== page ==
I’m not sure I ever ate that stuffing — I was more of a turkey skin girl (my dad always slipped me the first slice when he started to carve) — but that backdrop of laughter and the decidedly non-breakfast smell of stuffing in the kitchen was what kicked off my Thanksgiving, as I shuffled to the family room to watch the Macy’s parade.

A couple years after I got married, I started making my own Thanksgiving dinners. I chose a variation of my family’s stuffing, a version with apples and pecans, but it had the same base. And the second I sautéed the onions with the celery (in the butter, hello!), I smelled it. Thanksgiving.

I won’t deviate from that. I started putting together the ingredients for my stuffing and a recipe I kept from my grandmother’s table for Amish potato filling. They both start with chopping onions till my eyes sting. But as soon as those onions hit the butter and celery, I lean over and inhale as deep as I can. I tried to make sweet potatoes for a couple Thanksgiving, and it just wasn’t working for me. I needed onions. Won’t touch them the rest of the year, won’t even make these dishes the rest of the year.

These Thanksgiving dishes do taste good. But Thanksgiving is way more than taste. It’s tradition. And as much as I like eating stuffing and filling, I like knowing that up in Pennsylvania, there’s a kitchen that smells just like mine.

Happy Thanksgiving.

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A lesson in timing

Last week, my friend posted this adorable face on her Facebook page, and I couldn’t resist.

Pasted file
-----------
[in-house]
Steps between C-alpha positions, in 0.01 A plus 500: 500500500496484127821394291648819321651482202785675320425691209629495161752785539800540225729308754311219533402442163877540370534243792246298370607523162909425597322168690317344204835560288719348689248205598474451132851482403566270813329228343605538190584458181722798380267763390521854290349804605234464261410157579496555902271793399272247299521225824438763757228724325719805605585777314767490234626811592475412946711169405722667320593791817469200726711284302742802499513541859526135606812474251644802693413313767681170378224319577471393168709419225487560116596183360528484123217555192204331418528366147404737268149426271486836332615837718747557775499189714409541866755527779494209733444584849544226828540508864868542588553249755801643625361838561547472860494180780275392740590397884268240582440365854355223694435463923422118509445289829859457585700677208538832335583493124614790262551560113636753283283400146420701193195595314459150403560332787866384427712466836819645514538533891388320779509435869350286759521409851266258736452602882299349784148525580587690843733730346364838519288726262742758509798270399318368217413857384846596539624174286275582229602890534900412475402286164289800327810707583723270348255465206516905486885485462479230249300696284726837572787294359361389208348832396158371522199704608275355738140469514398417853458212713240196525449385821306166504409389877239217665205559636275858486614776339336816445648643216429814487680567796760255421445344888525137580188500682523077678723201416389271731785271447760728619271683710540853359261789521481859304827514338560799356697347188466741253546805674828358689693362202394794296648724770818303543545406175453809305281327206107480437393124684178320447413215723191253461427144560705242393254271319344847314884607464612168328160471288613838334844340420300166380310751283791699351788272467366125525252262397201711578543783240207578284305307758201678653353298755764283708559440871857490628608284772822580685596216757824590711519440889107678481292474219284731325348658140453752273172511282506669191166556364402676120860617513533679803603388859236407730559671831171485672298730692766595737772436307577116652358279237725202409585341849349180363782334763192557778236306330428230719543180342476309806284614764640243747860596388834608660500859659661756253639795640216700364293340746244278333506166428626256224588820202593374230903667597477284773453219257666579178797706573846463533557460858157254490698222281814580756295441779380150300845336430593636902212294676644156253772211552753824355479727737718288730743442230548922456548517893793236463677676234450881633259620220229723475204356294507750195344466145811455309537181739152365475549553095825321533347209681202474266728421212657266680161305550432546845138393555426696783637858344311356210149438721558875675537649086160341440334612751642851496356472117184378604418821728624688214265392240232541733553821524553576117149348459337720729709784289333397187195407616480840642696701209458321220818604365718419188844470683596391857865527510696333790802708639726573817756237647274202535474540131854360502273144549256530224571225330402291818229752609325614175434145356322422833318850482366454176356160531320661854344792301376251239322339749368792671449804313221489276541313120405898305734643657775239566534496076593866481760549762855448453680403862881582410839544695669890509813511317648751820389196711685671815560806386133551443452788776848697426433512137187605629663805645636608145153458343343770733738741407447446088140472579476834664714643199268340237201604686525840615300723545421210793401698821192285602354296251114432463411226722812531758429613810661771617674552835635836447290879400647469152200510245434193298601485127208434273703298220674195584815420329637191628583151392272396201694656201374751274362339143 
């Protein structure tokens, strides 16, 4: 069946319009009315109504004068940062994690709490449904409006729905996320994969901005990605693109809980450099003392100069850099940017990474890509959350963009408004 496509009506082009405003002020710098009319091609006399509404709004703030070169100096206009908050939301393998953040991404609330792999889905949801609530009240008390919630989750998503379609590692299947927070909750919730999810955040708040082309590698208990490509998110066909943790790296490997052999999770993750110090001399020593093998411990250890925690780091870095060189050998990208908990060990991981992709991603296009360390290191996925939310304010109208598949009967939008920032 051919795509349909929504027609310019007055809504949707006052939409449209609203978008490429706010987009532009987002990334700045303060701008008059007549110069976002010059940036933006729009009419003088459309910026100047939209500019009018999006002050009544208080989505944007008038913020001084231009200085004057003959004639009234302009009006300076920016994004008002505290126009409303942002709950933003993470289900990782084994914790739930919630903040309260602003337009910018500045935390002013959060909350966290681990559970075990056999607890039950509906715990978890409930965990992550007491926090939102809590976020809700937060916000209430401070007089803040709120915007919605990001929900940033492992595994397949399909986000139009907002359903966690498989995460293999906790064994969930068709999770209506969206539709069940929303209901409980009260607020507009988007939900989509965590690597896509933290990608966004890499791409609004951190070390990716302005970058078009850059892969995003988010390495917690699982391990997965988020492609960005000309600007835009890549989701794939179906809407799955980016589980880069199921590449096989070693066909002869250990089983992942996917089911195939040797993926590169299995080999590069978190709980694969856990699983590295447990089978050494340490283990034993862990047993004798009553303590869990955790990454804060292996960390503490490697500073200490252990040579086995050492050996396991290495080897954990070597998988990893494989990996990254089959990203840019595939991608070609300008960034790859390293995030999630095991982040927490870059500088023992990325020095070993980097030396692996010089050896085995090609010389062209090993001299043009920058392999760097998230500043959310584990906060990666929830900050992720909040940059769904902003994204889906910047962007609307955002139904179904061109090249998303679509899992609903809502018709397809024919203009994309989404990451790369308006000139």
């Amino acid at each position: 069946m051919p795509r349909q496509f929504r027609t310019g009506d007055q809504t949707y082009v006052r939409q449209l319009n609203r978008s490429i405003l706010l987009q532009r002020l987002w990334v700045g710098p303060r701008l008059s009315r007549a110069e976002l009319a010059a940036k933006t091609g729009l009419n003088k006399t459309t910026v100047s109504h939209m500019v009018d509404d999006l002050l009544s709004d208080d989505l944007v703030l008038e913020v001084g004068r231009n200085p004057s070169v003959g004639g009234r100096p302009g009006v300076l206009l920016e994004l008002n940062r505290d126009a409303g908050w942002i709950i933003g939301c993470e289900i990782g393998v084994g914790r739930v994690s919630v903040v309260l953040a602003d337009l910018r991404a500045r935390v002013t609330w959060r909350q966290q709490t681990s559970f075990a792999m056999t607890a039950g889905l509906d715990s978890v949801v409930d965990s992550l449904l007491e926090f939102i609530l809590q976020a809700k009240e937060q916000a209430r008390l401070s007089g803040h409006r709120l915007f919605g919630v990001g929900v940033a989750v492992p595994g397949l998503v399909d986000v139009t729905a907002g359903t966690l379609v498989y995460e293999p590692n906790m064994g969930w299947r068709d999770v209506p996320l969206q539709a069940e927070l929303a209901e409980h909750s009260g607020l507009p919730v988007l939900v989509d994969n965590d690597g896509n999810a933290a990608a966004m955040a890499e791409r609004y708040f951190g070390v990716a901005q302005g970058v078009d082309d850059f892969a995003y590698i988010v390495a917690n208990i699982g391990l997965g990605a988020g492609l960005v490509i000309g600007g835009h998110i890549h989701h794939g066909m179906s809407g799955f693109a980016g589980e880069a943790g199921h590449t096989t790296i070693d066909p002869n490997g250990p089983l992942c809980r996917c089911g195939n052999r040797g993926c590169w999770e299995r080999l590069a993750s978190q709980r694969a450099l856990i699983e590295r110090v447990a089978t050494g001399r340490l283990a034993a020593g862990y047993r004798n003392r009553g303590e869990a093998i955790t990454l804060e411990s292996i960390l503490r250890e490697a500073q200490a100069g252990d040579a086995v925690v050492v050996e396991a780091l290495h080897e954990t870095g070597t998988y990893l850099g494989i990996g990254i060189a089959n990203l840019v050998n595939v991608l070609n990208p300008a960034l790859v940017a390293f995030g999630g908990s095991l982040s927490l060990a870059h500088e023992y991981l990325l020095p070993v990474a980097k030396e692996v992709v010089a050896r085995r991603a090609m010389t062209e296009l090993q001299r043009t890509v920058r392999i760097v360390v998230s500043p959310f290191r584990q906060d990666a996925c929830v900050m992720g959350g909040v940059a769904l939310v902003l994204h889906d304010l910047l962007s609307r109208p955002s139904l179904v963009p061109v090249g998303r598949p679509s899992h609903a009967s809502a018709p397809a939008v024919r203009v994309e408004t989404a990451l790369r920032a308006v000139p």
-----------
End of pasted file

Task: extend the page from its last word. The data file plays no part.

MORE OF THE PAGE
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Our cat of a dozen years had passed away in December, and we always knew we would get another one. We just didn’t know when.
But this little guy, a rescued stray, had something that put him over the edge — extra toes. He’s a Hemingway cat. I’ve wanted one since the first time I visited Key West. He’s also about three years old, calm, friendly and affectionate. A great combo for our family. We arranged to pick him up in a week.
And then I messed up.
I told my son we were getting! a! kitty! and he predictably got excited and wanted to know when. Um, next week, I told him.
Next week means nothing when you are 3.
After show-and-tell day, I tried.
“But I want the kitty to come home now!” he cried. And he cried some more. And every day since then, he has asked me when the kitty is coming, why we can’t get him now, where is the kitty, when is it and “but I want the kitty now!” Today after school he had one of those meltdowns where he just sinks to the floor in the middle of everything and cries.